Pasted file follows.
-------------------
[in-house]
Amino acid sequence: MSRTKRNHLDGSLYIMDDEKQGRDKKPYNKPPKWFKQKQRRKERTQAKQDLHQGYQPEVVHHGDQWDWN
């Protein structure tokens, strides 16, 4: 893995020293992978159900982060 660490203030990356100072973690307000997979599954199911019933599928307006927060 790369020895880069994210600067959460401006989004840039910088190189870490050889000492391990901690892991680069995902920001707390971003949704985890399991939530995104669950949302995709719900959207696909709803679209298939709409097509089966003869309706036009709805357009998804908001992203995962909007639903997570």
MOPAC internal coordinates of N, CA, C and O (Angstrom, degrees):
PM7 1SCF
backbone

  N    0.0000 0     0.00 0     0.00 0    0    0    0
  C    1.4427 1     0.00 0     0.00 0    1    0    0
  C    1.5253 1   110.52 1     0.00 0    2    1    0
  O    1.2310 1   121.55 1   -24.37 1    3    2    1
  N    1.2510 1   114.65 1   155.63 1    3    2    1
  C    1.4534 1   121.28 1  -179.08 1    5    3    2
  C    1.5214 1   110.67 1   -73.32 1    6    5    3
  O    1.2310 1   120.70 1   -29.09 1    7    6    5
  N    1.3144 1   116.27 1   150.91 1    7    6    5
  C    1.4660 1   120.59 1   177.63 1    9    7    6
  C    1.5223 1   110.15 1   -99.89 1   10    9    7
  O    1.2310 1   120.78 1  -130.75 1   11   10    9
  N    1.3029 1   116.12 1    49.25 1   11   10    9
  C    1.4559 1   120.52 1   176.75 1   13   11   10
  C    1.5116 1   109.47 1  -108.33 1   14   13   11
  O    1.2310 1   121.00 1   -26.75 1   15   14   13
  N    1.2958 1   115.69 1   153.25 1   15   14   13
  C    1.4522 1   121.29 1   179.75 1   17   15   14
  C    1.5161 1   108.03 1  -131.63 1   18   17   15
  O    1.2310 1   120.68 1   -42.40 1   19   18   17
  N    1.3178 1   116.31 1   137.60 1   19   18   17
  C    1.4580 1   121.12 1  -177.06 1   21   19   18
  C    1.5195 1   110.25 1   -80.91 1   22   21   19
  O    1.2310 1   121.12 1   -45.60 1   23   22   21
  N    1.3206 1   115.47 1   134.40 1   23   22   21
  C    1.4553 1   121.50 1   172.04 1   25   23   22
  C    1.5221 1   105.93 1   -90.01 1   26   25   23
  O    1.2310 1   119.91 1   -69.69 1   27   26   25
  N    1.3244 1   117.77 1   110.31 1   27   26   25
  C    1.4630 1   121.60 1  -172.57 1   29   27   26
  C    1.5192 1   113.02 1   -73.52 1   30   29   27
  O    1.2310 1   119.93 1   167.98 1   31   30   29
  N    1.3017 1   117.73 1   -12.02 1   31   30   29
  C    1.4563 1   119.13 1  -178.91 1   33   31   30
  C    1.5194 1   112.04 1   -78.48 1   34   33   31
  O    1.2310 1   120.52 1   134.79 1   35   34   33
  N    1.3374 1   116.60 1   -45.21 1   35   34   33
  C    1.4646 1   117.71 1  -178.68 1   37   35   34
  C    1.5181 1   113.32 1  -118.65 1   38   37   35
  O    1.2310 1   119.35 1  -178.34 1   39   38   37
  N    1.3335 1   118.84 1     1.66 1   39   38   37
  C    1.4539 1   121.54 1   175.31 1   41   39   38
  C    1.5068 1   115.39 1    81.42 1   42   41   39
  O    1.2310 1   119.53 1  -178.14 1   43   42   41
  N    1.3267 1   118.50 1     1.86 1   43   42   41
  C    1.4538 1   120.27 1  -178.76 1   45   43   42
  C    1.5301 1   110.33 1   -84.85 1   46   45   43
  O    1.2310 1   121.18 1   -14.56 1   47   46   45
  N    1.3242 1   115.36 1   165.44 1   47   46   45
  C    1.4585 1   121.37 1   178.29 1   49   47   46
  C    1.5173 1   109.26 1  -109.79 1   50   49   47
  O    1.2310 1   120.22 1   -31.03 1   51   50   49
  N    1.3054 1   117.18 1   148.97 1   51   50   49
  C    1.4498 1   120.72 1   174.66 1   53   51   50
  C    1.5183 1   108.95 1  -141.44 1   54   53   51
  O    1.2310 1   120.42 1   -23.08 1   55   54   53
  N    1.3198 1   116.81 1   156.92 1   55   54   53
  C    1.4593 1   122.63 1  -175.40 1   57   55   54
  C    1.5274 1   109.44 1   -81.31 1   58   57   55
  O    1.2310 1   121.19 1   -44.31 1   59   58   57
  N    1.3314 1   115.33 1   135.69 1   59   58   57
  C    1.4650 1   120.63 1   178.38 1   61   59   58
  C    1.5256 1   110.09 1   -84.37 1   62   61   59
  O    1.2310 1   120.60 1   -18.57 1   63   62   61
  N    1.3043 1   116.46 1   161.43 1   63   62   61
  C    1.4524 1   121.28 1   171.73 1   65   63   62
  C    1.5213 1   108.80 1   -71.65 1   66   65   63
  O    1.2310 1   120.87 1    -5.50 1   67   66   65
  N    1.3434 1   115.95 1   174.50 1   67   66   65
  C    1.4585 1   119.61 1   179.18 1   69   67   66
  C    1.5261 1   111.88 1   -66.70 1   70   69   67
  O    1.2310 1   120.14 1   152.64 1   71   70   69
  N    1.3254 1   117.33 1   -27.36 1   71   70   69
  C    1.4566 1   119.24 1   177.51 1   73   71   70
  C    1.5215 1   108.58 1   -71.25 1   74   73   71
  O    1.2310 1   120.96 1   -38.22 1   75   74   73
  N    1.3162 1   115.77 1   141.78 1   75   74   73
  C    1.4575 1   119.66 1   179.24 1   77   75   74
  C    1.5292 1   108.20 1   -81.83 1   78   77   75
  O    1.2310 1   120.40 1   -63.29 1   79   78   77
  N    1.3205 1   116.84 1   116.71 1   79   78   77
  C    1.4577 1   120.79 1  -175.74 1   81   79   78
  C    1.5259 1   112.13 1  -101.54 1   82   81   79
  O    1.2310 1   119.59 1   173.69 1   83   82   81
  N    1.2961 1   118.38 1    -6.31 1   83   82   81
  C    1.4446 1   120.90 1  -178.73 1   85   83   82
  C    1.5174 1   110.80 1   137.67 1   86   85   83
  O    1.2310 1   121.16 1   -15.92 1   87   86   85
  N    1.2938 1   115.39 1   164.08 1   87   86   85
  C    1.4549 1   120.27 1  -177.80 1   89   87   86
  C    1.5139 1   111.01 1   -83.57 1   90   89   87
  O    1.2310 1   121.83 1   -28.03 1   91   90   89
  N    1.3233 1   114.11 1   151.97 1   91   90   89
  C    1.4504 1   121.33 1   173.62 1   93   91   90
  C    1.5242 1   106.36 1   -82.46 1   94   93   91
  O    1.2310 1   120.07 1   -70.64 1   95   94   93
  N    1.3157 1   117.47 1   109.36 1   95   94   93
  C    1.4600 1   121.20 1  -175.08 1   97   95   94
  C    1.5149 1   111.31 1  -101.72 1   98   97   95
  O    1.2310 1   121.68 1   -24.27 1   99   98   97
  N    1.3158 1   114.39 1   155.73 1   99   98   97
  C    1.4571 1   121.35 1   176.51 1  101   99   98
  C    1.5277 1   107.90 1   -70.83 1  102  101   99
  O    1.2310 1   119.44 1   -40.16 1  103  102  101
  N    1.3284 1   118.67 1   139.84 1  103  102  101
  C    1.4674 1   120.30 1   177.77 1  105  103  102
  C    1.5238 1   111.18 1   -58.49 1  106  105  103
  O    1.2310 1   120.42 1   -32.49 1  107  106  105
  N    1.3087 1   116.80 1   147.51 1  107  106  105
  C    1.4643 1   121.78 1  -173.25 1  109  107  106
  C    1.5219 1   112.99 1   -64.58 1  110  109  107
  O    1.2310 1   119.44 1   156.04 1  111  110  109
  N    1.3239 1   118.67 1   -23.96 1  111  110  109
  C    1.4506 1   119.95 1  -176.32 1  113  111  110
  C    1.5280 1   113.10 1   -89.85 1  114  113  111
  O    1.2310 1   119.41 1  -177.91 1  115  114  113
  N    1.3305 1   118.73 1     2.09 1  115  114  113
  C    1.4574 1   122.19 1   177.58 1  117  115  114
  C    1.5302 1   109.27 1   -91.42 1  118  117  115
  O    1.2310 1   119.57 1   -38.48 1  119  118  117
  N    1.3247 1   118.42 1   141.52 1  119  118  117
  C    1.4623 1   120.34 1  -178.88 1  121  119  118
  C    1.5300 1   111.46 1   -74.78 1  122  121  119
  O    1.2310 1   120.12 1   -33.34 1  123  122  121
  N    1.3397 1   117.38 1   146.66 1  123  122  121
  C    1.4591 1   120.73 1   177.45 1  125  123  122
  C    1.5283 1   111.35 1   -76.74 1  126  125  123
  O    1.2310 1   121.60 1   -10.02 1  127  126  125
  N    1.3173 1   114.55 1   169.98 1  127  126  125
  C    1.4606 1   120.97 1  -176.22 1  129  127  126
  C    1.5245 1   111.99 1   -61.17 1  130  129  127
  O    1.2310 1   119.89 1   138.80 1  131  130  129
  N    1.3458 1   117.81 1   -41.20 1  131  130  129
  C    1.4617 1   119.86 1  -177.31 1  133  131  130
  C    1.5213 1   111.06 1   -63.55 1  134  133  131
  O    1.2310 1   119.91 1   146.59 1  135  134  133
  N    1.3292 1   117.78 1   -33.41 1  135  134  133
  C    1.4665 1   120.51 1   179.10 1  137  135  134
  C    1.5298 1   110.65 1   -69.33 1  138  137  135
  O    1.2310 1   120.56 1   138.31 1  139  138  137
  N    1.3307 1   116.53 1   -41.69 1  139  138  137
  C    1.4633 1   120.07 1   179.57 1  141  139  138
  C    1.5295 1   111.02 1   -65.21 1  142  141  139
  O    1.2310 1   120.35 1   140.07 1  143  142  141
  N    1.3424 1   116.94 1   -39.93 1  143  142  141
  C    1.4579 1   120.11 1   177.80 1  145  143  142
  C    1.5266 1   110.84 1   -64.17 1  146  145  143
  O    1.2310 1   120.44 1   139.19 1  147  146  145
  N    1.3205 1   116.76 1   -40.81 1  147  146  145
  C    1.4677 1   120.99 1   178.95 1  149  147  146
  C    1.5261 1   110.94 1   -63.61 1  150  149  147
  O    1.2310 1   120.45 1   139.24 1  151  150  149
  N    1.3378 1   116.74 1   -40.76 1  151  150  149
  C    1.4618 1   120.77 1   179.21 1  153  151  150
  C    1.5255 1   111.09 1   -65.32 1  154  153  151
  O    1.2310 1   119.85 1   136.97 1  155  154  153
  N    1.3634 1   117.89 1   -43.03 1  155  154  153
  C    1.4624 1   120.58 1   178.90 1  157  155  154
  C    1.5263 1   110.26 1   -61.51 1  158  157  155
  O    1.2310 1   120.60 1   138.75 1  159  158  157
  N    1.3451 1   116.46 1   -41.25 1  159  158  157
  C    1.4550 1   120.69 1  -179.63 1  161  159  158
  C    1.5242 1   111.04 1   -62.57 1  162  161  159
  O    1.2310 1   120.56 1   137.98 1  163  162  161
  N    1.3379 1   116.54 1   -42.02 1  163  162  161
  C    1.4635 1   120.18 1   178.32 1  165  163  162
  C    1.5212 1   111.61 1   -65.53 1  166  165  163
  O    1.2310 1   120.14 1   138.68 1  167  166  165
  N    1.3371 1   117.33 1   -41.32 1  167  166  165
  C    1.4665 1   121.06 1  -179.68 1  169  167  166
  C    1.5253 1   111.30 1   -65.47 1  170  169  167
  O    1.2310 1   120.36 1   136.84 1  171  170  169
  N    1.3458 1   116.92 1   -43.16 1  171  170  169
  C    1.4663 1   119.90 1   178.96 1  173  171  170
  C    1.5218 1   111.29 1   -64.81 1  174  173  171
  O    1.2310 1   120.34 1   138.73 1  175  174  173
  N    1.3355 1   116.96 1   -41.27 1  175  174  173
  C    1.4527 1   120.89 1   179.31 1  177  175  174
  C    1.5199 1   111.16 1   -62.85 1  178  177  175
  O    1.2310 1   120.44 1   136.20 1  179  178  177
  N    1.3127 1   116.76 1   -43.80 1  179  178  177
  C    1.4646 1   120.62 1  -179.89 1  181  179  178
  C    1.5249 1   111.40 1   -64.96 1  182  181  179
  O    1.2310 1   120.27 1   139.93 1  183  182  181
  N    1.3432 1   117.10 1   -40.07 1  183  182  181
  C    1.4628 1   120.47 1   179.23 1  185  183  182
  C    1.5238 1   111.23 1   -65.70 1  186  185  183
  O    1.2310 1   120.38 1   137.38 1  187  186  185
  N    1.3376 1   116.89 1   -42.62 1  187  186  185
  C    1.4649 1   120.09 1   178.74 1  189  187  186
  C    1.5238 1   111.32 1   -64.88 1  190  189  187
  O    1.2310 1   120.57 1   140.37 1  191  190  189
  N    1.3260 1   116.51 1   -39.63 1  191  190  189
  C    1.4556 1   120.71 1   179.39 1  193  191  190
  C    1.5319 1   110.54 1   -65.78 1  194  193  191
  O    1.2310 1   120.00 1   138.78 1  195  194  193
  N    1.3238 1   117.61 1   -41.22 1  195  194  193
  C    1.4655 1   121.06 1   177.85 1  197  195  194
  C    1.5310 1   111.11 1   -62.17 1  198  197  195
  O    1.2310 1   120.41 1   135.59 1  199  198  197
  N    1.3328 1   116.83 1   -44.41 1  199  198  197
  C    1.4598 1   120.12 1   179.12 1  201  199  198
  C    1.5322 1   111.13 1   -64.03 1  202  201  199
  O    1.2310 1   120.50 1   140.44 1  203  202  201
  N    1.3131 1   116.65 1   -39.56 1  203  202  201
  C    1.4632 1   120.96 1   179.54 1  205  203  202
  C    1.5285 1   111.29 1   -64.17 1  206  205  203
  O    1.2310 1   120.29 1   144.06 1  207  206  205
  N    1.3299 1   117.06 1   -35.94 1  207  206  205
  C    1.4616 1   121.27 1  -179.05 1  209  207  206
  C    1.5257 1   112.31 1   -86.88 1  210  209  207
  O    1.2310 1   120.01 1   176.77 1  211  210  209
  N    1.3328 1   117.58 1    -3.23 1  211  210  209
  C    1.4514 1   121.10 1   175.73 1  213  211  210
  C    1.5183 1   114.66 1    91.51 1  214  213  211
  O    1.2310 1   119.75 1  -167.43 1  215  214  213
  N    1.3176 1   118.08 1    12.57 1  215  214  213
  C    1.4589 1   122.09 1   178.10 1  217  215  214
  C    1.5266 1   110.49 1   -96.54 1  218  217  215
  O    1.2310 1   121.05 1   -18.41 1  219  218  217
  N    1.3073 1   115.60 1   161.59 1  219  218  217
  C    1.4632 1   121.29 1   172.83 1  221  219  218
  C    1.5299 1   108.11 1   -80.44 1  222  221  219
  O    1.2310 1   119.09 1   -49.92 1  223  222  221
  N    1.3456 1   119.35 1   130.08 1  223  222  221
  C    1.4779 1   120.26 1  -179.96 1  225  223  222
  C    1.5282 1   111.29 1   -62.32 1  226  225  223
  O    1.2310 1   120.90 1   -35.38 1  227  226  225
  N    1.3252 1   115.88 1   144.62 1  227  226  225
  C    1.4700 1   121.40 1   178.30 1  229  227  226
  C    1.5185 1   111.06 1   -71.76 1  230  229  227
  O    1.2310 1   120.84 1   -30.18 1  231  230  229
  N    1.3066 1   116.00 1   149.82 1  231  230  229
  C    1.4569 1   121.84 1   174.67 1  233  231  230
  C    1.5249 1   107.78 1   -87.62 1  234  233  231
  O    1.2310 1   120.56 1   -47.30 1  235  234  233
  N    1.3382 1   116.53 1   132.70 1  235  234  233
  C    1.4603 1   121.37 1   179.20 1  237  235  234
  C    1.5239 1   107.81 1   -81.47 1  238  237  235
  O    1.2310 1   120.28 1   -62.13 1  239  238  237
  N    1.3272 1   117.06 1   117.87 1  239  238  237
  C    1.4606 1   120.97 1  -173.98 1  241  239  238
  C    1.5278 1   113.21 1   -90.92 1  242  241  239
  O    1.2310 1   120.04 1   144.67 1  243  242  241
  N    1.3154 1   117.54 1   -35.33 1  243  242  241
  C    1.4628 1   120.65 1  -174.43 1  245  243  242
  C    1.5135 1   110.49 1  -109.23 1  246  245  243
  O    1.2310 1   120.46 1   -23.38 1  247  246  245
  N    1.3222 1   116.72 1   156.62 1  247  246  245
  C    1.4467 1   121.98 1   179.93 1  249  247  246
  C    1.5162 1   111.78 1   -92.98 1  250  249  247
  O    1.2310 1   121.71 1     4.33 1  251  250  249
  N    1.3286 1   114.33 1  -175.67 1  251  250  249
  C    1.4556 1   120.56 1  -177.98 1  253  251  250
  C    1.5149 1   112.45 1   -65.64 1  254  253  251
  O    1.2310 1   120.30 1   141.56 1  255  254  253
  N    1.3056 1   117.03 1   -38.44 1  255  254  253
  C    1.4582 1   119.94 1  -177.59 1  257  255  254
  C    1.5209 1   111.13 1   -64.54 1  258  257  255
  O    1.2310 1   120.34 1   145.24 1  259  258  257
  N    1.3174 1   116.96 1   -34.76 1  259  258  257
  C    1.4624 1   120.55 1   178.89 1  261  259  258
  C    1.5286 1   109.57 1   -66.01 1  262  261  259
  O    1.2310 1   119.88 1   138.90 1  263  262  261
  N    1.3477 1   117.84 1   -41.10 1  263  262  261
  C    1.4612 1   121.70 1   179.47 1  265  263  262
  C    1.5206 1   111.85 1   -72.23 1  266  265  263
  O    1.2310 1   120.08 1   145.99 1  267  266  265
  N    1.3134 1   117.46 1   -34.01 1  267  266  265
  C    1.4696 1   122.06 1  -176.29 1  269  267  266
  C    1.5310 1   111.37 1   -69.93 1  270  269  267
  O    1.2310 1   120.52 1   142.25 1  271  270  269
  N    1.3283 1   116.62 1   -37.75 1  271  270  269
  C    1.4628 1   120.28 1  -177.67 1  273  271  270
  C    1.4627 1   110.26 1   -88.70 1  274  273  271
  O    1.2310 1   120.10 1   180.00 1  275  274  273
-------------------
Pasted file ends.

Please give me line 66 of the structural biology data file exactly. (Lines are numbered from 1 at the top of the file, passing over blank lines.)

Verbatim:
  O    1.2310 1   121.19 1   -44.31 1   59   58   57